"The first yellow card in cycling may soon go to the UCI itself" - Patrick Lefevere reacts to impending rule changes proposed by UCI

Recently, in an attempt to improve rider safety, the UCI announced a string of rule changes that will be trialled in the coming months. The most stand out among them, the introduction of a yellow card system for offenders.

In truth, the decision has been met with a somewhat mixed reaction online. For Soudal - Quick-Step boss Patrick Lefevere however, the decision has potential if used correctly. "After VAR, cycling will soon also take over the yellow card from football. From 1 August, cycling federation UCI can issue them for 'behaviour that compromises the safety of the race'. Riders can get yellow, but so can team managers or any other driver who is part of the convoy," explains the Belgian in his column for Het Nieuwsblad.

"A person may wonder if there is a need for yet another stick. With fines, UCI points deductions, declassification and disqualification, there is already a wide basket of sanctions. I suppose the yellow card has its raison d'être as a penalty that is less drastic than disqualification, but still weighs more heavily for a rider than a fine usually paid by the team," Lefevere continues. "I hear from my riders that sprints are more dangerous than ever, but that the real 'abuses' happen more in the last five kilometres than in the last kilometre itself. Lead out riders who misbehave don't feel a declassification, so there the yellow card can also do its job. So in itself I do not dislike the idea, but everything depends on the implementation in practice. Who will be the referee who gets to hand out the yellow cards? Race juries almost without exception consist of people who have never sat on a racing bike. My advice is to definitely involve former riders when deciding what behaviour really compromises safety."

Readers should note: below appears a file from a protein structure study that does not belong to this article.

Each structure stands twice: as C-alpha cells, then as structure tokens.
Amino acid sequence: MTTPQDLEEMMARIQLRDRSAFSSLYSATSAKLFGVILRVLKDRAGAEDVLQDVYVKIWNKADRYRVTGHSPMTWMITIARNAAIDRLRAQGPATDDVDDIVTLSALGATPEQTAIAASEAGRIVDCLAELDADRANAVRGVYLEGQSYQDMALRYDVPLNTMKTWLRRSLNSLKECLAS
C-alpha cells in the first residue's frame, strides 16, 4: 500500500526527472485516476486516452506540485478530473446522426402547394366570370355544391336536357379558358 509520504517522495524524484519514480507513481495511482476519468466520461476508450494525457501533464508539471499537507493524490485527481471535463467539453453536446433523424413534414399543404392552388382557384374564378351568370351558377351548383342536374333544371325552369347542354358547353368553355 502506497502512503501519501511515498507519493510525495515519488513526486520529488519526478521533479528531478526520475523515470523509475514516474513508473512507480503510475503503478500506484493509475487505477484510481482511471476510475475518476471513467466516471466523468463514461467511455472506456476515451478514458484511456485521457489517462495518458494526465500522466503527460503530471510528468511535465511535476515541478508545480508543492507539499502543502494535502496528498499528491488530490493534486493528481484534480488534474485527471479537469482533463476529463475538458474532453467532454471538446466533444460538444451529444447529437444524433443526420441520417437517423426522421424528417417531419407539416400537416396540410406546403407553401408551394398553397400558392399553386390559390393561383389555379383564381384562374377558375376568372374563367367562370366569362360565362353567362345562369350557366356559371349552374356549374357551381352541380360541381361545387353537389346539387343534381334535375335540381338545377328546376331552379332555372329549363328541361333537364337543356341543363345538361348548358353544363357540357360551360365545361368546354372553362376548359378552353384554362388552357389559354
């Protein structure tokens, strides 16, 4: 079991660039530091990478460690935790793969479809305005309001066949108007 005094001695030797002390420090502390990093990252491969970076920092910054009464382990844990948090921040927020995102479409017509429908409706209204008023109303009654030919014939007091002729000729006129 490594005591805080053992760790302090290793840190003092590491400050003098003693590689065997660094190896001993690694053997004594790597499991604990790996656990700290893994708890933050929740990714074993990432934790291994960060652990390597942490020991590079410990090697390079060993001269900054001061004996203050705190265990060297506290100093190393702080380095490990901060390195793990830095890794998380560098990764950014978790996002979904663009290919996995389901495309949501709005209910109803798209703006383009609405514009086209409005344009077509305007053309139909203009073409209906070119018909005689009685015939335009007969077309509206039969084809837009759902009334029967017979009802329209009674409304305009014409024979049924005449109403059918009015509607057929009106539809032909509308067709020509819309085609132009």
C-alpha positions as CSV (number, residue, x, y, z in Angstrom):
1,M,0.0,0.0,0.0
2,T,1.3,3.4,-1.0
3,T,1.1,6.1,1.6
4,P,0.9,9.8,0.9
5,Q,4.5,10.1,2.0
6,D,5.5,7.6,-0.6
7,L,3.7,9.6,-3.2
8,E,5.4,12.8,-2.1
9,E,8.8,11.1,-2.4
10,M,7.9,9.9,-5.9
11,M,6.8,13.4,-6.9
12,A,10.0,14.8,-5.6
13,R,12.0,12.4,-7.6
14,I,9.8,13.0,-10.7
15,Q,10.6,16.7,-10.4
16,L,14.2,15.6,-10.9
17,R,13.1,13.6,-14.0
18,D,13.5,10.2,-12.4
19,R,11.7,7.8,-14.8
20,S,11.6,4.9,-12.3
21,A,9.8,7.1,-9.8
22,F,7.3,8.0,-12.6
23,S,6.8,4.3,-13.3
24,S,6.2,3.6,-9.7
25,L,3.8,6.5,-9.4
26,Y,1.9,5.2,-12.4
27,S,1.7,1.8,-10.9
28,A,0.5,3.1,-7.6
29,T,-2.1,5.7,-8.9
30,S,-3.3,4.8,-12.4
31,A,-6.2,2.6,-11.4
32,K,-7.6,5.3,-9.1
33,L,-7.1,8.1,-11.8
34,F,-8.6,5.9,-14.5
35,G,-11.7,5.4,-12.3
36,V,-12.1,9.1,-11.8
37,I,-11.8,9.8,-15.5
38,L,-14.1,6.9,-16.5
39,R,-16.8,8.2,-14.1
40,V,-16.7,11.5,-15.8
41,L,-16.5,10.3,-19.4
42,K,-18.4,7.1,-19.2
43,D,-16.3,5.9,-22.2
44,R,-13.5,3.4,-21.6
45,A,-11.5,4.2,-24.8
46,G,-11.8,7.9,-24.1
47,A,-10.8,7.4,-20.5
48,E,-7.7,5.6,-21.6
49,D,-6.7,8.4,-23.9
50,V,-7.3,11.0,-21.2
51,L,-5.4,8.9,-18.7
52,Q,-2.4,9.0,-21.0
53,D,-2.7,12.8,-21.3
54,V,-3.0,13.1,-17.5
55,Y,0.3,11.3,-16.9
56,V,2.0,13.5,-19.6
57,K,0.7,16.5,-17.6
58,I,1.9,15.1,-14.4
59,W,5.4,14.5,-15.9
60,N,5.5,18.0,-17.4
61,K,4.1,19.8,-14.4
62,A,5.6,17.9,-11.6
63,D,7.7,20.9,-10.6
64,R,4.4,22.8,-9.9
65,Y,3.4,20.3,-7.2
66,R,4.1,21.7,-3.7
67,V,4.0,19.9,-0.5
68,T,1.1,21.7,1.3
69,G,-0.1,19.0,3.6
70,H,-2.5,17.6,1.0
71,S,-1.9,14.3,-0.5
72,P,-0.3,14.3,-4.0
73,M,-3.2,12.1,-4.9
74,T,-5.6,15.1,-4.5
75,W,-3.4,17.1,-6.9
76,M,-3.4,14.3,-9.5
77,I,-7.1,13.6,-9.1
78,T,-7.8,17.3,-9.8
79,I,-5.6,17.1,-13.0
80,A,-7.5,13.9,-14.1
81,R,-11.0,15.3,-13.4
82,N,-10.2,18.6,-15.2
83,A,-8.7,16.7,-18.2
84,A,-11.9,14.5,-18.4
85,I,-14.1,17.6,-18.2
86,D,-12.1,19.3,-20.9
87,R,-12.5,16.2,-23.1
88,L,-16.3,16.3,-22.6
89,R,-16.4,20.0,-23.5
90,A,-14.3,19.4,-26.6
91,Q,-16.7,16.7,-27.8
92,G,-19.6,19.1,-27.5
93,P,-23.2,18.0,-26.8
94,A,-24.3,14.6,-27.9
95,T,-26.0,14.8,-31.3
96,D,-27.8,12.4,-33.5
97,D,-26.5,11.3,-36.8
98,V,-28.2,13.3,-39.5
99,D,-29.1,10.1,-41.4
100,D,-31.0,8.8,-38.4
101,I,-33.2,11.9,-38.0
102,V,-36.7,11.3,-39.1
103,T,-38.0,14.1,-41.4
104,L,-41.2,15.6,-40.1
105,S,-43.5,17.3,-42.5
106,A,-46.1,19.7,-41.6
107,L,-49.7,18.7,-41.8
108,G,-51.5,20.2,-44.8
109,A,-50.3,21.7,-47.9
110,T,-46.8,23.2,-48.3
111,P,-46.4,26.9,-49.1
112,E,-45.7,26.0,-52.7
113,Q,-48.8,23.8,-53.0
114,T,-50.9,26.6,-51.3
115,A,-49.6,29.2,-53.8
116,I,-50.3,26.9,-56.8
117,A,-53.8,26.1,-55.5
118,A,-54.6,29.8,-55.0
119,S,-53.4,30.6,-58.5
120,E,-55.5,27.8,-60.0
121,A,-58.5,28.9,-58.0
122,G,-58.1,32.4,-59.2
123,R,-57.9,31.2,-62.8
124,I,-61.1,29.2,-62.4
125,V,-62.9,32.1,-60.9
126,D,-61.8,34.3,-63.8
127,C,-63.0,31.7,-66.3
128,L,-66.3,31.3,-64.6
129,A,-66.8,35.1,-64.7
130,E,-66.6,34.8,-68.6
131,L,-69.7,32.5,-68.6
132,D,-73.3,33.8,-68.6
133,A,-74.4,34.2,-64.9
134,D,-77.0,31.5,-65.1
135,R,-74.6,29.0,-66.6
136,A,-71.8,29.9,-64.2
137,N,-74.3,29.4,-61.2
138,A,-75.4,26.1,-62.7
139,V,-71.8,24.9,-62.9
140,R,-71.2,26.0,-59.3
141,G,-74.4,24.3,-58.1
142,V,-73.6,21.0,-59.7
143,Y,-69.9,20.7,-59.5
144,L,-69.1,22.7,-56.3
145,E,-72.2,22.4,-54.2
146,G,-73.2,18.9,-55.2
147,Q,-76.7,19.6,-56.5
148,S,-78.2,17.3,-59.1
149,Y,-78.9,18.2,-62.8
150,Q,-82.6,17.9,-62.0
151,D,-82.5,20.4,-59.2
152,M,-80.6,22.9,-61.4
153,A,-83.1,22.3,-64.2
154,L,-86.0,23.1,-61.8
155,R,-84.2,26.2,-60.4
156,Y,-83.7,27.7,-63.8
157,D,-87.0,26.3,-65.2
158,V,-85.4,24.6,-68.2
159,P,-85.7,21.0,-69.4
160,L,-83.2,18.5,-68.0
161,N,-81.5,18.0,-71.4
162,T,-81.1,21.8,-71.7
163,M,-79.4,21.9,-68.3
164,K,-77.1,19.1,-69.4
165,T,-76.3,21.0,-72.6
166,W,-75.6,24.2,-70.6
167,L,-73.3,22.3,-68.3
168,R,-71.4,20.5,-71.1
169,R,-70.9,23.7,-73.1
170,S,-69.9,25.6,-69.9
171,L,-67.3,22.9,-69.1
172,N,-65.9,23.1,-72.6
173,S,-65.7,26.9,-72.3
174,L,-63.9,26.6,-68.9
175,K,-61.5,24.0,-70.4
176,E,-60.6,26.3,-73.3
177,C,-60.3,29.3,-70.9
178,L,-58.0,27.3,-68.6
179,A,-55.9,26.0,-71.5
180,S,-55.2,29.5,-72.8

In an amongst all the talk of yellow cards though, there was one rule change slipped in by the UCI that Patrick Lefevere is not quite happy to see. "I don't necessarily want to suspect the UCI of malice, but I suspect they don't mind that all the media attention after their safety announcement went to the 'spectacular' news around the yellow cards. In remarkably understated terms: 'The UCI has decided to test the effects of restrictions around wearing and using earpieces in the race.' A little further on, the penny drops: 'This may lead to changed use of earpieces, for example by limiting them to two riders in the race,'" Lefevere says unhappily. "My unvarnished opinion on that: a completely ridiculous idea. Translate that to the 'normal' workplace: an employer is not allowed to speak to his staff while doing their job. The UCI then further packages it as a measure pro safety. That the radio on the back poses a physical danger in the event of a fall, up to there. But you are taking away a tool that allows you to inform riders of unexpected dangers on the road. What if a car comes onto the course and your two riders with earpieces are already off course for whatever reason? Absurd, of course. The first yellow card in cycling may soon go to the UCI itself."

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